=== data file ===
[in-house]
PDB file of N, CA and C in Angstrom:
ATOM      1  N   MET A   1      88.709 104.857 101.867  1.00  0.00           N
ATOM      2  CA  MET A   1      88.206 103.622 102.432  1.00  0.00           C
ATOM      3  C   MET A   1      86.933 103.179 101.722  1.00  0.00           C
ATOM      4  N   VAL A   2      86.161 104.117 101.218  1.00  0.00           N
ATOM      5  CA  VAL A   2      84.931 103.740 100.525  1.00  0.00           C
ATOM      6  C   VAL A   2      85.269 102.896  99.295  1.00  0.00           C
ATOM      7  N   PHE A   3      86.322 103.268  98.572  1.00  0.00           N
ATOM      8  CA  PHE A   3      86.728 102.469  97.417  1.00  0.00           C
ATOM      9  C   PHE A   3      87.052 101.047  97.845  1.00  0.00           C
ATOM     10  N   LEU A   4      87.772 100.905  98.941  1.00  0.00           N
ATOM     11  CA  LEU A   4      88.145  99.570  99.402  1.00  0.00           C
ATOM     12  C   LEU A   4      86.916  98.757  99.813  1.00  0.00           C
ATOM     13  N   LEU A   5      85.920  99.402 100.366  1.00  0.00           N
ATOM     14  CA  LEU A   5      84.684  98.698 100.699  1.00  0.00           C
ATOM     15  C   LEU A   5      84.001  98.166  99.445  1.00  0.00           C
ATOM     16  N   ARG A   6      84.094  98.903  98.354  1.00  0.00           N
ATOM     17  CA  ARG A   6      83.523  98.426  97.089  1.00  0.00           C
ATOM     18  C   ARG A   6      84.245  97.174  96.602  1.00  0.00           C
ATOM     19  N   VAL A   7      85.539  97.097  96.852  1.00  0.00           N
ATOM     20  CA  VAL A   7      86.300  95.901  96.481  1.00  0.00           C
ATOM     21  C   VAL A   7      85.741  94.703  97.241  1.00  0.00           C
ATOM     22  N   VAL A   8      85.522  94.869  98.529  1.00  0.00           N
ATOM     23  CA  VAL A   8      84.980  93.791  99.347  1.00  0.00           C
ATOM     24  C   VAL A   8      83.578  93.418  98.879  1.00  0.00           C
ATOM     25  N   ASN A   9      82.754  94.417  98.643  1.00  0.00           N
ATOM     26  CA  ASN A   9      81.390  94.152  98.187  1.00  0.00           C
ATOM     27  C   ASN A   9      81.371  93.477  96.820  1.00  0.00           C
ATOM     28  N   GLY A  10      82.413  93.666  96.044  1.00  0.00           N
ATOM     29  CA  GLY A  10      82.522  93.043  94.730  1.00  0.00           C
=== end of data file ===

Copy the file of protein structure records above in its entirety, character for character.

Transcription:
[in-house]
PDB file of N, CA and C in Angstrom:
ATOM      1  N   MET A   1      88.709 104.857 101.867  1.00  0.00           N
ATOM      2  CA  MET A   1      88.206 103.622 102.432  1.00  0.00           C
ATOM      3  C   MET A   1      86.933 103.179 101.722  1.00  0.00           C
ATOM      4  N   VAL A   2      86.161 104.117 101.218  1.00  0.00           N
ATOM      5  CA  VAL A   2      84.931 103.740 100.525  1.00  0.00           C
ATOM      6  C   VAL A   2      85.269 102.896  99.295  1.00  0.00           C
ATOM      7  N   PHE A   3      86.322 103.268  98.572  1.00  0.00           N
ATOM      8  CA  PHE A   3      86.728 102.469  97.417  1.00  0.00           C
ATOM      9  C   PHE A   3      87.052 101.047  97.845  1.00  0.00           C
ATOM     10  N   LEU A   4      87.772 100.905  98.941  1.00  0.00           N
ATOM     11  CA  LEU A   4      88.145  99.570  99.402  1.00  0.00           C
ATOM     12  C   LEU A   4      86.916  98.757  99.813  1.00  0.00           C
ATOM     13  N   LEU A   5      85.920  99.402 100.366  1.00  0.00           N
ATOM     14  CA  LEU A   5      84.684  98.698 100.699  1.00  0.00           C
ATOM     15  C   LEU A   5      84.001  98.166  99.445  1.00  0.00           C
ATOM     16  N   ARG A   6      84.094  98.903  98.354  1.00  0.00           N
ATOM     17  CA  ARG A   6      83.523  98.426  97.089  1.00  0.00           C
ATOM     18  C   ARG A   6      84.245  97.174  96.602  1.00  0.00           C
ATOM     19  N   VAL A   7      85.539  97.097  96.852  1.00  0.00           N
ATOM     20  CA  VAL A   7      86.300  95.901  96.481  1.00  0.00           C
ATOM     21  C   VAL A   7      85.741  94.703  97.241  1.00  0.00           C
ATOM     22  N   VAL A   8      85.522  94.869  98.529  1.00  0.00           N
ATOM     23  CA  VAL A   8      84.980  93.791  99.347  1.00  0.00           C
ATOM     24  C   VAL A   8      83.578  93.418  98.879  1.00  0.00           C
ATOM     25  N   ASN A   9      82.754  94.417  98.643  1.00  0.00           N
ATOM     26  CA  ASN A   9      81.390  94.152  98.187  1.00  0.00           C
ATOM     27  C   ASN A   9      81.371  93.477  96.820  1.00  0.00           C
ATOM     28  N   GLY A  10      82.413  93.666  96.044  1.00  0.00           N
ATOM     29  CA  GLY A  10      82.522  93.043  94.730  1.00  0.00           C